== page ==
Zero Trust Architecture: Never Trust, Always Verify
Zero trust architecture has protected many companies from attacks. However, it’s not the best security for every network. How do you know if it’s right for you?
What is a zero trust approach? A zero trust approach is a security model that protects networks from attack by eliminating trust from the system. Without trust, every user has to be verified for all resources and data they want to access.
How Does Zero Trust Work?
Zero trust security is an approach to security in which no device, user, or agent is implicitly trusted with access to system resources. Access to system resources must only come through authentication and authorization using acceptable credentials.
Zero trust focuses on protecting critical data, assets, applications, and services (DAAS) using micro-perimeters and segmentation gateways. These security tools place security measures close to DAAS—concentrating the protection surface as much as possible.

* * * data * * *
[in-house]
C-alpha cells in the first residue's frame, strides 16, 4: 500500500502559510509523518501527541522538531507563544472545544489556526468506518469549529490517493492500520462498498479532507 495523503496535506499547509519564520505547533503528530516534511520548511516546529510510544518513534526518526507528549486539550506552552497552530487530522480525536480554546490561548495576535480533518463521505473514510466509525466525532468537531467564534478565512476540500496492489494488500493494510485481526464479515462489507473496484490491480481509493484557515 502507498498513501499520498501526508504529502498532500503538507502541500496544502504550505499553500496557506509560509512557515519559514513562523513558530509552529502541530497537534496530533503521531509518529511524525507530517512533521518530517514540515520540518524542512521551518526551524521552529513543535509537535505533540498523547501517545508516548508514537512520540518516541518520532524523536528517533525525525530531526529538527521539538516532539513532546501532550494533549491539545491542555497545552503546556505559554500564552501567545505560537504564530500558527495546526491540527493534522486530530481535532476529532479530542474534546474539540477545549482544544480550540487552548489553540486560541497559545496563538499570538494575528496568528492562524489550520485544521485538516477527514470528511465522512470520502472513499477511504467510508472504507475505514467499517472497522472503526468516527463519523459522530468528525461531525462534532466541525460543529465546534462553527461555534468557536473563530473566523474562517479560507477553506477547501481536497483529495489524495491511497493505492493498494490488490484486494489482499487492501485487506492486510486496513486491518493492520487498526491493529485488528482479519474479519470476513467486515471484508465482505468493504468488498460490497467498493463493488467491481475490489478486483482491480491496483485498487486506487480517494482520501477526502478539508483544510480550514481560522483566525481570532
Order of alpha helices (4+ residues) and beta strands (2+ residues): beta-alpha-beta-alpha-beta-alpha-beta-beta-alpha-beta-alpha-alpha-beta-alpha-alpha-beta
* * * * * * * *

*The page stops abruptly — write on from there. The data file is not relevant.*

Once you have the potential protection surface figured out, you can then determine the flows of data through that surface and behind that surface. You will better understand how data moves through your security services and within your own infrastructure.
Most importantly is the implementation of zero trust security. Enterprises can look at an important security document published by the National Institute of Standards and Technology (NIST), NIST Special Publication 800-207: Zero Trust Architecture. This document outlines a framework for understanding and implementing zero trust principles.
Some of the principles of zero trust architecture outlined in NIST 800-207 include the following:
- Consider All Services and Data Sources as Resources: Never take for granted any aspect of your system and its place in the security ecosystem. This includes software, cloud services, mobile devices, workstations, and data storage platforms.
- Secure All Communications Regardless of Network Location: Never consider any aspect of your internal network to be secure as it is, and implement protections at any point where a resource may connect or transmit.